The Desert Remembers My Name
Thus begins a lyrical and entirely absorbing collection of personal essays by esteemed Chicana writer and gifted storyteller Kathleen Alcalá. Loosely linked by an exploration of the many meanings of "family," these essays move in a broad arc from the stories and experiences of those close to her to those whom she wonders about, like Andrea Yates, a mother who drowned her children. In the process of digging and sifting, she is frequently surprised by what she unearths. Her family, she discovers, were Jewish refugees from the Spanish Inquisition who took on the trappings of Catholicism in order to survive.
Although the essays are in many ways personal, they are also universal. When she examines her family history, she is encouraging us to inspect our own families, too. When she investigates a family secret, she is supporting our own search for meaning. And when she writes that being separated from our indigenous culture is "a form of illiteracy," we know exactly what she means.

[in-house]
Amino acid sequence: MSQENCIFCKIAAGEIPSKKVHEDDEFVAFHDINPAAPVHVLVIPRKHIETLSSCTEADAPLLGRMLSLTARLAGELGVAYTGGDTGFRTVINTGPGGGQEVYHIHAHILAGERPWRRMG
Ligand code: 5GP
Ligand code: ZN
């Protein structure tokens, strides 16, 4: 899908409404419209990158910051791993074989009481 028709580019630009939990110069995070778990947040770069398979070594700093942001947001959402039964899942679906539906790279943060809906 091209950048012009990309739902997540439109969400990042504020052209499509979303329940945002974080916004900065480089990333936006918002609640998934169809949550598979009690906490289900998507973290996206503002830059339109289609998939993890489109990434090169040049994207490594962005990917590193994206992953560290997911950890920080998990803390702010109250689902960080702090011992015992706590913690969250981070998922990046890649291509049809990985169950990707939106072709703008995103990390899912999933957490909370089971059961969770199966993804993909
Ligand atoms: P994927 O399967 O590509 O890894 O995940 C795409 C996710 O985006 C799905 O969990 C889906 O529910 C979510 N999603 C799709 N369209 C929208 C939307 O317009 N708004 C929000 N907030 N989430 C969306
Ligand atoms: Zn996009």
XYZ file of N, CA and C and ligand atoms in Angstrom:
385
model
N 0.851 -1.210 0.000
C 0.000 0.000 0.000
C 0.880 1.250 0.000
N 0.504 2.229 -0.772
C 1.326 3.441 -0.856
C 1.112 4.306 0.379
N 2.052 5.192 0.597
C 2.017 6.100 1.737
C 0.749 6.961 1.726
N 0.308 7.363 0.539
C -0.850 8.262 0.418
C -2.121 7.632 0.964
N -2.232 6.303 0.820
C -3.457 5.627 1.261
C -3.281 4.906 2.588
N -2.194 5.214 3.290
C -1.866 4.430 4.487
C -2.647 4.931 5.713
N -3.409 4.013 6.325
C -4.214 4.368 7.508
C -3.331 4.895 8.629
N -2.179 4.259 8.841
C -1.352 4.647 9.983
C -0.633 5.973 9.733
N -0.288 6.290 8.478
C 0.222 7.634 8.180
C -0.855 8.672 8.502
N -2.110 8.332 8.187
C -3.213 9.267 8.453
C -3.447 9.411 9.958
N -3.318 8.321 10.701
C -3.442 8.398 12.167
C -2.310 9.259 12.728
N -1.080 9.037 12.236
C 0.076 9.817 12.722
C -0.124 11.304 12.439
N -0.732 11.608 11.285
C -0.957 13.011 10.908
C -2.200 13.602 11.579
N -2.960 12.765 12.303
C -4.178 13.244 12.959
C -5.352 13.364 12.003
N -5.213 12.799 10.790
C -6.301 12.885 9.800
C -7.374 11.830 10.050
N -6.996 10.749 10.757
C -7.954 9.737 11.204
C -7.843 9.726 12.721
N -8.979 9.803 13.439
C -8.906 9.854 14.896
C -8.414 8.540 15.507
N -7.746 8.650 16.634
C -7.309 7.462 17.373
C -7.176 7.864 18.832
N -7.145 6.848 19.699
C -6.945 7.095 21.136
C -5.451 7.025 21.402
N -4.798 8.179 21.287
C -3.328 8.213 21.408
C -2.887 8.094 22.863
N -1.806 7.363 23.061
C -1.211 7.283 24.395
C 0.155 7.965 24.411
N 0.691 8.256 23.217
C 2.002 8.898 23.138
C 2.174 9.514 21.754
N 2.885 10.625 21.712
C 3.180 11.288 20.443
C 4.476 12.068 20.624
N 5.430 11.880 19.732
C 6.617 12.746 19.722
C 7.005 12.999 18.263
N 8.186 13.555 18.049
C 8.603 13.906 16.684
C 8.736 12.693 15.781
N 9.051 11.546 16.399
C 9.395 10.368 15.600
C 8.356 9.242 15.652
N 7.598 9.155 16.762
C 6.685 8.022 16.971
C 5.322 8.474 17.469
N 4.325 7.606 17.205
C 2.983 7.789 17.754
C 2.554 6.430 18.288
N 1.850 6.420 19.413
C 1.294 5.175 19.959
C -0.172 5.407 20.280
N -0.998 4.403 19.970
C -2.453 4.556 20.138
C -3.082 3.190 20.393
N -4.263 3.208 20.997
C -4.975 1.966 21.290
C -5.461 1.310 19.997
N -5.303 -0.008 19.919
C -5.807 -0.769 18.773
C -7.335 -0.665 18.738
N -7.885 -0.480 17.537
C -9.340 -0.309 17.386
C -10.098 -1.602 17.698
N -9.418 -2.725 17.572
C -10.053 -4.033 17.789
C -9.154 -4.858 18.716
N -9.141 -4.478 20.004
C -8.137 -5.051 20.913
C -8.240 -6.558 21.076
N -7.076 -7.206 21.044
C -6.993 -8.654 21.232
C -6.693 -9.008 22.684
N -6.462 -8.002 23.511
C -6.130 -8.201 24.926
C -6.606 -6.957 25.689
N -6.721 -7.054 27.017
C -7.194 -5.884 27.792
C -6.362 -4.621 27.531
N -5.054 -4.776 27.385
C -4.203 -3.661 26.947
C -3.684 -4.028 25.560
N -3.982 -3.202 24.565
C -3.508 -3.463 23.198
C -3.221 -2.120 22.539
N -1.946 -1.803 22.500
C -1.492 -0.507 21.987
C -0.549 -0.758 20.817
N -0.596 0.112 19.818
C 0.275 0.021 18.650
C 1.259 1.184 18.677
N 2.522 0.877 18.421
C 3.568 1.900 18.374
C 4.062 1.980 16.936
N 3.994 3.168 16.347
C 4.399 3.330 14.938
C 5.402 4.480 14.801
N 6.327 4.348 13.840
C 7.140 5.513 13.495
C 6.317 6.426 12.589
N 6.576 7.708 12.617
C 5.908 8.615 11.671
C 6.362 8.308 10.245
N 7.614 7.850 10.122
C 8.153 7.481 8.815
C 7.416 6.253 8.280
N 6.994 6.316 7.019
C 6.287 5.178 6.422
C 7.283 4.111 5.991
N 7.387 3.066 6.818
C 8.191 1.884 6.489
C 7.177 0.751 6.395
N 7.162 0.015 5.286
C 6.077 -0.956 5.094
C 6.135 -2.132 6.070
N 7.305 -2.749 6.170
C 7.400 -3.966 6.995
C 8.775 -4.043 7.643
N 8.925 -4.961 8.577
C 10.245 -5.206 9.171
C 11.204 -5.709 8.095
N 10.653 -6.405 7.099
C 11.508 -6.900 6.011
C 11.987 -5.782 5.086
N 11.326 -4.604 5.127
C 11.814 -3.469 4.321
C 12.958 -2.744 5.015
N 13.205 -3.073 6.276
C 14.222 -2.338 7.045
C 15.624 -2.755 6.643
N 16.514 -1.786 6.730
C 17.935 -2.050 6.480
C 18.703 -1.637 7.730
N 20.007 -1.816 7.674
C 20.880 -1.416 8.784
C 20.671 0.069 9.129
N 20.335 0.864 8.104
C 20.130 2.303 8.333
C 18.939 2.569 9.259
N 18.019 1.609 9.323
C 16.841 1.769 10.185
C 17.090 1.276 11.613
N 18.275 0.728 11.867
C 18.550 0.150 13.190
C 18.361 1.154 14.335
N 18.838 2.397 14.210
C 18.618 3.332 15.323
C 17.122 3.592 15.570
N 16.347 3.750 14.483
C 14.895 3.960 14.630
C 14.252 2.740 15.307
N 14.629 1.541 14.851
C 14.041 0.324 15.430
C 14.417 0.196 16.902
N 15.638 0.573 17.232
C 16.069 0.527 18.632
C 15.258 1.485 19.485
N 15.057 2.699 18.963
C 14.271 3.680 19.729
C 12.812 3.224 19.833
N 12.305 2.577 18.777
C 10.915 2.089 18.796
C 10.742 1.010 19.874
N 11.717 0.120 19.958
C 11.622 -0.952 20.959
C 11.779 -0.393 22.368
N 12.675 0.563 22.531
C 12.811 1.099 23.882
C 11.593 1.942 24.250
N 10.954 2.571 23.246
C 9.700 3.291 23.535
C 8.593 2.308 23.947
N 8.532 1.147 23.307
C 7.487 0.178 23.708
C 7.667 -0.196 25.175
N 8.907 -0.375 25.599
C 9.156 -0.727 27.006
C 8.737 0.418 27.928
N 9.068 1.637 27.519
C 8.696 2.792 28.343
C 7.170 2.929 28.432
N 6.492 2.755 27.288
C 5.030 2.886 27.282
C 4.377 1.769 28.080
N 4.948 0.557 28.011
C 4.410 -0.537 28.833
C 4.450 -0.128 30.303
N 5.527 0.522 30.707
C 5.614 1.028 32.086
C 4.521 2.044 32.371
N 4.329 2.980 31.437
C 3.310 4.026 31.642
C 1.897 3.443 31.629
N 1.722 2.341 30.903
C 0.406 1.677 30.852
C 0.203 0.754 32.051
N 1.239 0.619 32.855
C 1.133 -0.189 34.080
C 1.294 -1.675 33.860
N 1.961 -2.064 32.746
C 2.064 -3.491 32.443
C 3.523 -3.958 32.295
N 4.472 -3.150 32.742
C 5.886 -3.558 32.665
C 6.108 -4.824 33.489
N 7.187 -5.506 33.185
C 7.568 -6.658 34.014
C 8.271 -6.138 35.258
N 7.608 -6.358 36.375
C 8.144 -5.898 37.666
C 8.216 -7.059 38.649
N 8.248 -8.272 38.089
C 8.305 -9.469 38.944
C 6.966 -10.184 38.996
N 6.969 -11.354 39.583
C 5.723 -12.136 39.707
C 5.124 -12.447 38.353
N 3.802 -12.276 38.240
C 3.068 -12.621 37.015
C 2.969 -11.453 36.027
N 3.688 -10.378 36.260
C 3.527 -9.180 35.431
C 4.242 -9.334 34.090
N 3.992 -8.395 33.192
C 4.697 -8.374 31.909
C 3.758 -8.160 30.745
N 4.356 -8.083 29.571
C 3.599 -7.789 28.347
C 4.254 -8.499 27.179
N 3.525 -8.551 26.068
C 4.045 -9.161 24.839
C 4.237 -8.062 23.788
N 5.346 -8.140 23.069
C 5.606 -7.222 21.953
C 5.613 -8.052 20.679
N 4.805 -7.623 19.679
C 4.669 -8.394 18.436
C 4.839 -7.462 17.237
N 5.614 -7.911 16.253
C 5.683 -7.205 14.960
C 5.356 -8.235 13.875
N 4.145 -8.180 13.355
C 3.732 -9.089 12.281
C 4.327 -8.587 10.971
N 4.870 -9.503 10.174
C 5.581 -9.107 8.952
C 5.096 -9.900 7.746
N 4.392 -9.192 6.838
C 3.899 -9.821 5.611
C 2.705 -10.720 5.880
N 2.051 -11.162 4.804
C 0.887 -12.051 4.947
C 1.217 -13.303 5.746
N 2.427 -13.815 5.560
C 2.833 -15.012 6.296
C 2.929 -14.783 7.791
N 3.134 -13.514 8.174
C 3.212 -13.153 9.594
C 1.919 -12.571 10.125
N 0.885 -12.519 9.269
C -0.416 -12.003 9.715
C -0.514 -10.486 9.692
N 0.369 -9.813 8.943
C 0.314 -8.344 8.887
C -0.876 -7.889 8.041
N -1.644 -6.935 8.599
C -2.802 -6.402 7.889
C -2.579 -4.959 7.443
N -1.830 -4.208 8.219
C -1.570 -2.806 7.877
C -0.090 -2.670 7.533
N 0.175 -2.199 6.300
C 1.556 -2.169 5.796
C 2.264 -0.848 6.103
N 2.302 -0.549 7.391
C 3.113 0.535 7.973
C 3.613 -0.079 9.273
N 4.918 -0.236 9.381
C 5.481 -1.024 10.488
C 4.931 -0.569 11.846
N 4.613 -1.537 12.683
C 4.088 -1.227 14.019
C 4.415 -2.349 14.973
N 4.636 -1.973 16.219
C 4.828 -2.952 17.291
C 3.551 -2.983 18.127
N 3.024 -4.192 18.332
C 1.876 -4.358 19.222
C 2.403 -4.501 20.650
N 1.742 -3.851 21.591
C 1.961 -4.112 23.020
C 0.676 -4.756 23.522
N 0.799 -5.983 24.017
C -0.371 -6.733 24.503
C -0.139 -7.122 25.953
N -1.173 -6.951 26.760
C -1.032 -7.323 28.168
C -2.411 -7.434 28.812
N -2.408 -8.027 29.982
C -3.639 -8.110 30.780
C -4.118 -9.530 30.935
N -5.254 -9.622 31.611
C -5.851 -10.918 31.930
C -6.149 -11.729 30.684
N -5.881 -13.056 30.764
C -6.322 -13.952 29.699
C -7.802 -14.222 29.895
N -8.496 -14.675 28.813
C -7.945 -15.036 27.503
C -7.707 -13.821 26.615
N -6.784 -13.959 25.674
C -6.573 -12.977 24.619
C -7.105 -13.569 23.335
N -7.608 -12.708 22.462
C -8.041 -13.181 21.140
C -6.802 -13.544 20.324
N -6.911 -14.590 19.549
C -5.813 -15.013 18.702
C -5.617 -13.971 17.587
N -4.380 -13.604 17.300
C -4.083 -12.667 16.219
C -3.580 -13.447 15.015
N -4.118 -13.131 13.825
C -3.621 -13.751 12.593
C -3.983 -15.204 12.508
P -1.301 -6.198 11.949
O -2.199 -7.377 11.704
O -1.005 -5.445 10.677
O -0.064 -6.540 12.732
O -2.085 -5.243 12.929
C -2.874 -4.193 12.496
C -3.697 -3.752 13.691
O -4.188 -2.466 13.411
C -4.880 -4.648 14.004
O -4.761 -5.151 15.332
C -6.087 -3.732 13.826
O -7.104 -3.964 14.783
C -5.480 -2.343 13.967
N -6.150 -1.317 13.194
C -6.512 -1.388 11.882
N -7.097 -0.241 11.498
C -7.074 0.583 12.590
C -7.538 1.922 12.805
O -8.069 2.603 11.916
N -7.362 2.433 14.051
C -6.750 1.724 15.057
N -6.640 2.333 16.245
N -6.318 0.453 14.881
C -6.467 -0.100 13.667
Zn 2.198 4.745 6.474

After reading these essays, we find that we have discovered not only why Kathleen Alcalá is a writer but also why we appreciate her so much. She helps us to find ourselves.
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